Cathedral Rock National Park is another great place to explore and stay, for a low daily fee, close to Ebor. It has two good primitive campgrounds; Native Dog and Barokee (the latter is recommended for short vehicles only). The Park features several walks, the best of which is a fabulous threehour circuit track to a huge outcrop of granite boulders – known as Cathedral Rock. The circuit track is graded easy but the offshoot, which encompasses a scramble up to the summit of the boulder tor, is graded medium to very challenging – depending on whom you talk to. Nevertheless, everyone we spoke to agreed it’s definitely worth the climb.
On our second morning, we stopped by Fusspots Café in the village centre for morning tea. Much to my delight, Shirley has lined the walls of her tearooms with an eclectic collection of teapots, ranging from zany creations to the very traditional English style of vessel. Aside from teapots, Fusspots Cafe is a wealth of knowledge on the secrets of Ebor, it was chatting to Shirley that we learned of Ebor’s continued struggle to save the last remaining tank barrier from WWII. Shirley’s husband, Harold, explained to us that hundreds of these installations were constructed along Australia’s eastern seaboard in 1942, soon after the Japanese entered the pacific war theatre.
We could hear the frustration in his voice as he shared the trials and tribulations of seeking to bring this piece of Ebor – indeed, Australian – war history to the public eye. He was obviously very pleased that, as visitors to Ebor, we showed such an interest in his passion, and we sincerely hope that his good work will come to something one day.
Armed with Harold’s cryptic mud map and a vague description of the tank trap location, we set off along the Waterfall Way towards Armidale, looking for it. By some miracle and after a couple of backtracks, we parked and set off through the bush. Quite by accident, we stumbled across an old road, part of the realigned B78. After a few more minutes of searching, Ray spotted the caved-in entrance to the tunnel that the war office constructed under the old road. It had once been loaded with dynamite, and a guard was posted with orders to detonate the explosives on the first sign of any Japanese invaders.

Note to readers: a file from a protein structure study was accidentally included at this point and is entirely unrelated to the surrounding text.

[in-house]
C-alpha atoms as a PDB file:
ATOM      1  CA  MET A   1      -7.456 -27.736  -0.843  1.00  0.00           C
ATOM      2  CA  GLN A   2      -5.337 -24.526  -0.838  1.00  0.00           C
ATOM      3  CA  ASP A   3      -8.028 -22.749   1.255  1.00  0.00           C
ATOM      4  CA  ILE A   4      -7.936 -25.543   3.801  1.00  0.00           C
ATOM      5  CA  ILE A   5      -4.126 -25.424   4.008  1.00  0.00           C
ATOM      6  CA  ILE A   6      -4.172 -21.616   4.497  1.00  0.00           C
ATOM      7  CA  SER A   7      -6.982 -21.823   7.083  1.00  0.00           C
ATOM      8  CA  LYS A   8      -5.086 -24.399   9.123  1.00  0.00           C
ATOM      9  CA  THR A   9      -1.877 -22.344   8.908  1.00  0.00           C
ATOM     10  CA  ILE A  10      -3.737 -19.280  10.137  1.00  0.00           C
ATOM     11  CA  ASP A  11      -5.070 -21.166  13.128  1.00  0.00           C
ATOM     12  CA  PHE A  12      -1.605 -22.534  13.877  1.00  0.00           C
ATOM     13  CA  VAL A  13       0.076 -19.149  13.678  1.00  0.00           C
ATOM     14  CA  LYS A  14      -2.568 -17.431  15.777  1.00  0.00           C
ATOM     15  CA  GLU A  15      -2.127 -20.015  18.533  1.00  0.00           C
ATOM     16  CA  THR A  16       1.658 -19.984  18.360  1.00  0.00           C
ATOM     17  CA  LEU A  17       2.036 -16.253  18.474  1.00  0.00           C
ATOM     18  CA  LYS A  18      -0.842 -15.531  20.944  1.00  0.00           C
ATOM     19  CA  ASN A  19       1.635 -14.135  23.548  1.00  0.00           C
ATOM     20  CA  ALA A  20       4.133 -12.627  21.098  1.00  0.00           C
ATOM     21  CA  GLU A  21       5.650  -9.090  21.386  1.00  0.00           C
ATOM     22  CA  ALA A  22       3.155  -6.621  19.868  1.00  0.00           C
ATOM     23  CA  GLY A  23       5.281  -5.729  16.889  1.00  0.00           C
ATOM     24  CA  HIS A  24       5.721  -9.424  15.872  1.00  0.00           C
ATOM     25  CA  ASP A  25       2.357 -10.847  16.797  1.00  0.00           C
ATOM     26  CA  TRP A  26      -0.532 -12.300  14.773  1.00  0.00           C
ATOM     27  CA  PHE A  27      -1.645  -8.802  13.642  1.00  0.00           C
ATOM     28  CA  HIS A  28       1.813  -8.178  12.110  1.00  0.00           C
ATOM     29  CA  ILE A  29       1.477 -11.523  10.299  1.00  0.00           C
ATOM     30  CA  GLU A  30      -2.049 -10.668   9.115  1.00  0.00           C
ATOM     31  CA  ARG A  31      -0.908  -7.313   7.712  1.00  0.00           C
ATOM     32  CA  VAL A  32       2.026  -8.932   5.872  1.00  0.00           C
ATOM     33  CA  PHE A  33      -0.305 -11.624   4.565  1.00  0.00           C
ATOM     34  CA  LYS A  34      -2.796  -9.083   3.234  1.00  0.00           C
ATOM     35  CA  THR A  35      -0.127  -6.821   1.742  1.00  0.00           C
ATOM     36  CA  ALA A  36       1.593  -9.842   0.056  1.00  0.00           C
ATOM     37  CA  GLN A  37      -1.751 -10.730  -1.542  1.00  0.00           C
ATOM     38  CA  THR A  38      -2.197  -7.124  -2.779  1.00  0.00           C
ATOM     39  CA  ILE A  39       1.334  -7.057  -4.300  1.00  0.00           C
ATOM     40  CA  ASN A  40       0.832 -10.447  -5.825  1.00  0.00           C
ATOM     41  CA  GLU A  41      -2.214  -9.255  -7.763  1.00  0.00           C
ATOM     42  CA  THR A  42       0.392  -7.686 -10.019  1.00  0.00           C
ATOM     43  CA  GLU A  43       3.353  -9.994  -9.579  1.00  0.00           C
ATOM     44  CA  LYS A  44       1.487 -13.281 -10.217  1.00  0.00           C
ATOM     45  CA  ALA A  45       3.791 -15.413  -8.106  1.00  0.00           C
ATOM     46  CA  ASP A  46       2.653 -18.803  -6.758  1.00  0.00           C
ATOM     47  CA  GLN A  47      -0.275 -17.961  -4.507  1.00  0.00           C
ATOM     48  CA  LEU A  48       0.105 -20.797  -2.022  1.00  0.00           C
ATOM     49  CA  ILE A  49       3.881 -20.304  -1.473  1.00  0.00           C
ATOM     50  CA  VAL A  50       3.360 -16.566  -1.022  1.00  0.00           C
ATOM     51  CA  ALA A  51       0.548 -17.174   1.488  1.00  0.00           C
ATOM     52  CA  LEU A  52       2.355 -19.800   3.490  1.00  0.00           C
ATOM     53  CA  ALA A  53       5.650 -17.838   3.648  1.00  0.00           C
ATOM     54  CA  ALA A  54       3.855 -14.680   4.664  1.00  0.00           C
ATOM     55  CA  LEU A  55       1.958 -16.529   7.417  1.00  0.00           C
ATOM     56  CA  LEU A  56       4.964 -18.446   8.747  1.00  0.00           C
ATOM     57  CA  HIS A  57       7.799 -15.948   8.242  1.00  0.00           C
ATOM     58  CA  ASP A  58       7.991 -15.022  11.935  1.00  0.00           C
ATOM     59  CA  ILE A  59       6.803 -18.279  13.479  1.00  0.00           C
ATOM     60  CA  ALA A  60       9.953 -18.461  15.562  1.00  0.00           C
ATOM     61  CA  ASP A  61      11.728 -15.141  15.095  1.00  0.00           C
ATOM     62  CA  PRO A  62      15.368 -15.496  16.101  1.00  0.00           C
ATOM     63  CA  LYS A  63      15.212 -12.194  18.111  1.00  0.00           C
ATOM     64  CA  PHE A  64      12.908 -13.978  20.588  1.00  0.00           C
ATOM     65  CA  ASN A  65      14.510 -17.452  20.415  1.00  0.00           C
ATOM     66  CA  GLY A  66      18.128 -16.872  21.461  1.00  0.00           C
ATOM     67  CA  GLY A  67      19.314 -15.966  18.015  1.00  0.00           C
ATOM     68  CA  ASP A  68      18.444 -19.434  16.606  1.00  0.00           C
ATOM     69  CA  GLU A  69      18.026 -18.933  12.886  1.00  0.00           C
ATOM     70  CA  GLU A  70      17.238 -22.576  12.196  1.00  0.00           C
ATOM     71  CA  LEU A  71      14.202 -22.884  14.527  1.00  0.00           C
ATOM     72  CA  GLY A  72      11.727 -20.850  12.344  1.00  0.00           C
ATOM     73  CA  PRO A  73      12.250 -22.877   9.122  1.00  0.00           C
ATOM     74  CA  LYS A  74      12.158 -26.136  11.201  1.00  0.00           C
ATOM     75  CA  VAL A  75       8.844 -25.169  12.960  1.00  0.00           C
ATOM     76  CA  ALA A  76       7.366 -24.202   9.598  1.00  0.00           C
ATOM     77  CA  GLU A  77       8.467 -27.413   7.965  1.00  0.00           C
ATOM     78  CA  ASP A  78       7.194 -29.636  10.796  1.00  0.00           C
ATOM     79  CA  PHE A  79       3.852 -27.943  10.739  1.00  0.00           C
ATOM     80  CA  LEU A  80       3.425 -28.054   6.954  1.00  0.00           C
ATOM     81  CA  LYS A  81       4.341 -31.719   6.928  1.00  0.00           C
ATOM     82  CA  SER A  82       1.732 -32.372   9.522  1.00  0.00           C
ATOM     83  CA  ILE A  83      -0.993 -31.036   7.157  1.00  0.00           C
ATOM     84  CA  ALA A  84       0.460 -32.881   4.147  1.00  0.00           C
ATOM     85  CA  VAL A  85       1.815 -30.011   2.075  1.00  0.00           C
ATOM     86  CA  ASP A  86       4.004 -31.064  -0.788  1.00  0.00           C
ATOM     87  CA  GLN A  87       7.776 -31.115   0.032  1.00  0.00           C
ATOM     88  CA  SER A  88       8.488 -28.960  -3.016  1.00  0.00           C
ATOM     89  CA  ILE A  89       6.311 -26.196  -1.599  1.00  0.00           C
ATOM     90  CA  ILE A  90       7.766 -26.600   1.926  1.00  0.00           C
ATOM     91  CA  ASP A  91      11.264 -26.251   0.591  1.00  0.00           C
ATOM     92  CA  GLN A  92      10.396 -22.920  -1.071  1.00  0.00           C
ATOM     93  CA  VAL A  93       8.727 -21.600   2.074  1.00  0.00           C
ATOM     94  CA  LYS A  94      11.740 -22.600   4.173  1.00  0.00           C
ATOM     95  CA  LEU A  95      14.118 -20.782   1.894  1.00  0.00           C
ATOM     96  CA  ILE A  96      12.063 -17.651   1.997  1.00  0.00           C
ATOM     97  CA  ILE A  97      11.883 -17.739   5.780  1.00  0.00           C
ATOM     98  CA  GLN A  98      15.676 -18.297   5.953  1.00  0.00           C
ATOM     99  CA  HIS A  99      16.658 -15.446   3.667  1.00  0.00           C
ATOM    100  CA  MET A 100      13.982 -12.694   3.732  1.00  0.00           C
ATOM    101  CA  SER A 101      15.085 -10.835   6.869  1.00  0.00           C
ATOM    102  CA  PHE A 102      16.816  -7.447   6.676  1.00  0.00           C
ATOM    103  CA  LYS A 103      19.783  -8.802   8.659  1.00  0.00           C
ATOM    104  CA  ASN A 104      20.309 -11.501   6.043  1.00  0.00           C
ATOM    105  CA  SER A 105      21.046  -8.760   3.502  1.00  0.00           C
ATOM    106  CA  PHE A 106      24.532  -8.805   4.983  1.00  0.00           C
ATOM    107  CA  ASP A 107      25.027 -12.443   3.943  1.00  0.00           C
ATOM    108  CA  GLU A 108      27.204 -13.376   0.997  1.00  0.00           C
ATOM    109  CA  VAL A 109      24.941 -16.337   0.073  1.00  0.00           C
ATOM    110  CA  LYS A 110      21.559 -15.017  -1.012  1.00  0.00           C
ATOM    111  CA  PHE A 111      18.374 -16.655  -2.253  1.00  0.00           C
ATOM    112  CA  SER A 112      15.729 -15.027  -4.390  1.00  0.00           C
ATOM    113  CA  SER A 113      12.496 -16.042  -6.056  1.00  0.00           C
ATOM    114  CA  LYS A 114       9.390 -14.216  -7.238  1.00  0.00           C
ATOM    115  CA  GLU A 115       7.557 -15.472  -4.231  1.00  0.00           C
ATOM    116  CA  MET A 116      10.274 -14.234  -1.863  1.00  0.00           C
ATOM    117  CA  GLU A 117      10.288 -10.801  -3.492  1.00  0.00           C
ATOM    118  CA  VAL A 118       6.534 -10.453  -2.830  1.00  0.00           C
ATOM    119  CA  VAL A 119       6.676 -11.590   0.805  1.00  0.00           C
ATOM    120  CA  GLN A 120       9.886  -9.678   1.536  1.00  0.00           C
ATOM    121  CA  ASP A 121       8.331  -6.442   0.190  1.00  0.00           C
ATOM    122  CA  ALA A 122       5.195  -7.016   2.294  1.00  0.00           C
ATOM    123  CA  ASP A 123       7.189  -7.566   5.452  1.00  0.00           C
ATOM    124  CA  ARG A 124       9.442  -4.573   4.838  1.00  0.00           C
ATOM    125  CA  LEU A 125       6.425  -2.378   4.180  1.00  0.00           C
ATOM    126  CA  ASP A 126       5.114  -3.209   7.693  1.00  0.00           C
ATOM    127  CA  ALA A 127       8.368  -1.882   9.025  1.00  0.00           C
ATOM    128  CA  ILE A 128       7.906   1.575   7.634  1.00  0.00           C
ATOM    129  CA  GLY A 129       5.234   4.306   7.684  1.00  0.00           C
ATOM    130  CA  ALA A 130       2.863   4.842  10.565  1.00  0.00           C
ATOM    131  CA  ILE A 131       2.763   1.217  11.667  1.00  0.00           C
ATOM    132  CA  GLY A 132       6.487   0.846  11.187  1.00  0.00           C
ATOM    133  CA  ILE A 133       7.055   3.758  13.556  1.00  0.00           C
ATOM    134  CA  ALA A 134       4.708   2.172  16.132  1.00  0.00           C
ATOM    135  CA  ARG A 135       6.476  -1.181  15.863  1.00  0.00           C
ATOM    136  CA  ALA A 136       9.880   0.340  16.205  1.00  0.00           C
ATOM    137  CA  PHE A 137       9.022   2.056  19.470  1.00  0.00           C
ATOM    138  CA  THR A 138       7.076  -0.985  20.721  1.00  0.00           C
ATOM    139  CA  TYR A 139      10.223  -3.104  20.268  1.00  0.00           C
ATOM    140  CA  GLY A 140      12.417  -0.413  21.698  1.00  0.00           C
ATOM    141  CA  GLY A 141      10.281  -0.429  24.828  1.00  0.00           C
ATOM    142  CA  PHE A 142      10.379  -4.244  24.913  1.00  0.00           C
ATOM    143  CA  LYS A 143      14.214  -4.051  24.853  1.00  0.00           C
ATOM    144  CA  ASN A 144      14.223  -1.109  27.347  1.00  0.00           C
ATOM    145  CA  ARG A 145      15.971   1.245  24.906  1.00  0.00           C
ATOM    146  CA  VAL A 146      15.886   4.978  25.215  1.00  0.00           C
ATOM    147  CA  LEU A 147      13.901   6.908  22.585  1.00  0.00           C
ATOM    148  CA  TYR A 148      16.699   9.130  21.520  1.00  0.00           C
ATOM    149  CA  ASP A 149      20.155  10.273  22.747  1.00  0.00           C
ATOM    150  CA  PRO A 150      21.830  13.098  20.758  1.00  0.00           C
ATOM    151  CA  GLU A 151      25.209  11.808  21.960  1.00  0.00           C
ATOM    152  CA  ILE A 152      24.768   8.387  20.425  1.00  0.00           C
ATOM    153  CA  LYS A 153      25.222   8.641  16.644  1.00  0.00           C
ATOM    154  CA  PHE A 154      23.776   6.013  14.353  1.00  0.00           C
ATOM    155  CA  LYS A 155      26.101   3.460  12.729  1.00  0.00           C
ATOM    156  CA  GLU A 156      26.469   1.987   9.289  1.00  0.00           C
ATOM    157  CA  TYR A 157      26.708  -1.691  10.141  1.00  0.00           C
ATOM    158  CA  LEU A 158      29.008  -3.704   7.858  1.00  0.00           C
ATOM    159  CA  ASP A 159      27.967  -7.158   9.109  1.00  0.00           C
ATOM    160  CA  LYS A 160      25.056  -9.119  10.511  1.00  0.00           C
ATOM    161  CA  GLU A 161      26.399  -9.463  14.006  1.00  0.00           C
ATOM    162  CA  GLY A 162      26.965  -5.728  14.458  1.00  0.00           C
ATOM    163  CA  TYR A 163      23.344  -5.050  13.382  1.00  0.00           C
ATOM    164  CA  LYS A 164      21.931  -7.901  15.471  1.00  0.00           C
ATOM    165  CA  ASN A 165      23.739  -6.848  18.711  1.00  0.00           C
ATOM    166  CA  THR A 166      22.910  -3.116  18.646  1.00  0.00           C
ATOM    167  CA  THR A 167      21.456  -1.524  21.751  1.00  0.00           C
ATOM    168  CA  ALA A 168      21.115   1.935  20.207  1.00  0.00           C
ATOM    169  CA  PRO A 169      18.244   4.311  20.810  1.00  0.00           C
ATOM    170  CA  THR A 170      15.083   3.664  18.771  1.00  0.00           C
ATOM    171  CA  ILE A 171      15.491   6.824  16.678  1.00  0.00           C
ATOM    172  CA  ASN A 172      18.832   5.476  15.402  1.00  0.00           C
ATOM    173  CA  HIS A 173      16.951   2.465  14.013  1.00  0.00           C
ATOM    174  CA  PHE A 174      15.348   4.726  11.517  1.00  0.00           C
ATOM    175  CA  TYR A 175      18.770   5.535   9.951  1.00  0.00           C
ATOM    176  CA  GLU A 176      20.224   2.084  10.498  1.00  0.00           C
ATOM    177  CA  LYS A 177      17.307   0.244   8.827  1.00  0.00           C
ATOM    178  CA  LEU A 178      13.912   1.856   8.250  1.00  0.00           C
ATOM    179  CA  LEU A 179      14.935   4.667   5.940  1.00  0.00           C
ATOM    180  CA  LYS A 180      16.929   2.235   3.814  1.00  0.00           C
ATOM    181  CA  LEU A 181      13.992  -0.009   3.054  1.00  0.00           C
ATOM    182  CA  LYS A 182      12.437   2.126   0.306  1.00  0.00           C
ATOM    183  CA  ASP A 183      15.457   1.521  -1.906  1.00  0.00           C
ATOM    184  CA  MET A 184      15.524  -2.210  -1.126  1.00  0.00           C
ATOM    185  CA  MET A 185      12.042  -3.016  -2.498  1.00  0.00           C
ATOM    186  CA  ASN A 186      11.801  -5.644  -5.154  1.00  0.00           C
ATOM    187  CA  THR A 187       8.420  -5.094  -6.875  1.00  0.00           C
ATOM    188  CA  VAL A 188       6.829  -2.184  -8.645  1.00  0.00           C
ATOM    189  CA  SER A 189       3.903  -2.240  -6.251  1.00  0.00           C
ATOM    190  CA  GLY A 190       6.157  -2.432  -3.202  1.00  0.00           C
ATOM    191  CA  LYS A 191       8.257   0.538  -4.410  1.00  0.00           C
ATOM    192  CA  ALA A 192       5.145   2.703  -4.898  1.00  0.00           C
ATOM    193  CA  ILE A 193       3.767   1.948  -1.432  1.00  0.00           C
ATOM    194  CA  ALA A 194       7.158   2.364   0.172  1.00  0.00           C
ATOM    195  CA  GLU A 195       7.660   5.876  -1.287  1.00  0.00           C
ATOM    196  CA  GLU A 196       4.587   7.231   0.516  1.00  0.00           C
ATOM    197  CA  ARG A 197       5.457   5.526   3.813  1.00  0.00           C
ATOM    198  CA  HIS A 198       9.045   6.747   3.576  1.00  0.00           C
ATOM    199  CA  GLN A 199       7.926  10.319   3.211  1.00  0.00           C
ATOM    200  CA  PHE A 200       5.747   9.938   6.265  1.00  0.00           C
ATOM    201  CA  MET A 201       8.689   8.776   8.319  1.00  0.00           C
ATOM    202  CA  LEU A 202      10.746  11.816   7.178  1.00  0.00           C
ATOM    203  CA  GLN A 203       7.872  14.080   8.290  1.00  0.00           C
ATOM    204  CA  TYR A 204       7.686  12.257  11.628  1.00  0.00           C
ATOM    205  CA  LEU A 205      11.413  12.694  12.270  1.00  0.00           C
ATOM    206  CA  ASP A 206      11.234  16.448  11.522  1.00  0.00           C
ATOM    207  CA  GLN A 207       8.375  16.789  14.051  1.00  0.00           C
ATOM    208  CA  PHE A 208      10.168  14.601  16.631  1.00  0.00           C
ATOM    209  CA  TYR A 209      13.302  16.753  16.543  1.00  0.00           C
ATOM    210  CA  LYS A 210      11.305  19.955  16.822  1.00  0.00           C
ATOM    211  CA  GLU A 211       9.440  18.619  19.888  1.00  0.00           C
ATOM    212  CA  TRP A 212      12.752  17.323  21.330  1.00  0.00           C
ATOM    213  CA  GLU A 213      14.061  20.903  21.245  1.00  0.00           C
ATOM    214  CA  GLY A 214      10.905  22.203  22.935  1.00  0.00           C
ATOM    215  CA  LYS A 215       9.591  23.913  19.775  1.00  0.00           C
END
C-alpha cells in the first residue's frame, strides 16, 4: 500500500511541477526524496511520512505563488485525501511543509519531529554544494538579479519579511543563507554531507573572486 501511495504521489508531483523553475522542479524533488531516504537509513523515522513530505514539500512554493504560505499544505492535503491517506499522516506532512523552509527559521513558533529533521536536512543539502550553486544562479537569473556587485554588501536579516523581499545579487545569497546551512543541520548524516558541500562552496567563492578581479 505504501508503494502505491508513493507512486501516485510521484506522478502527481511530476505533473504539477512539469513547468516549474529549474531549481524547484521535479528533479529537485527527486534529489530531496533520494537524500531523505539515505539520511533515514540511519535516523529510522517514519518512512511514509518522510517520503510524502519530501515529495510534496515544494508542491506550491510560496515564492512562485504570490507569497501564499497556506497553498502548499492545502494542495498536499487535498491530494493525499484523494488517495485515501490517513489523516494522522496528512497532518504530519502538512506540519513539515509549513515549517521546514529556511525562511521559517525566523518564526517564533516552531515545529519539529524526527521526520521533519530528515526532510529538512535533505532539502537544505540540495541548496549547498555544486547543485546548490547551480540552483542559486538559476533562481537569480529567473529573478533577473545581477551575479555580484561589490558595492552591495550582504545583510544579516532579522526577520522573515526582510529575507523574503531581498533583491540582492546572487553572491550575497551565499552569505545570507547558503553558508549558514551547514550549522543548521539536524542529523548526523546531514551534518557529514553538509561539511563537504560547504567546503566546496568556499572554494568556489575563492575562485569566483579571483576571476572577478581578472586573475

The tank barrier stretched down the hillside for over 100 metres, and our imaginations worked overtime as we wandered amongst dozens of large stumps buried deep in the ground. They led towards a small glade beside a boggy marsh, and, set in the glade was an astonishing collection of massive concrete tetrahedrons. It was like something out of Doctor Who!
Sadly, many of the large timber stumps had been burned away by bushfires, while others were rotting with antiquity. Even so, it was easy to see how effectively they created an impenetrable barrier for Japanese tanks. It is even easier to see why such unique war relics must be preserved!
After a really interesting few days exploring the unique variety of Ebor’s attractions, we definitely recommend travellers pull up and relax in Ebor. Take a little time to discover this chameleon like village. You will be surprised!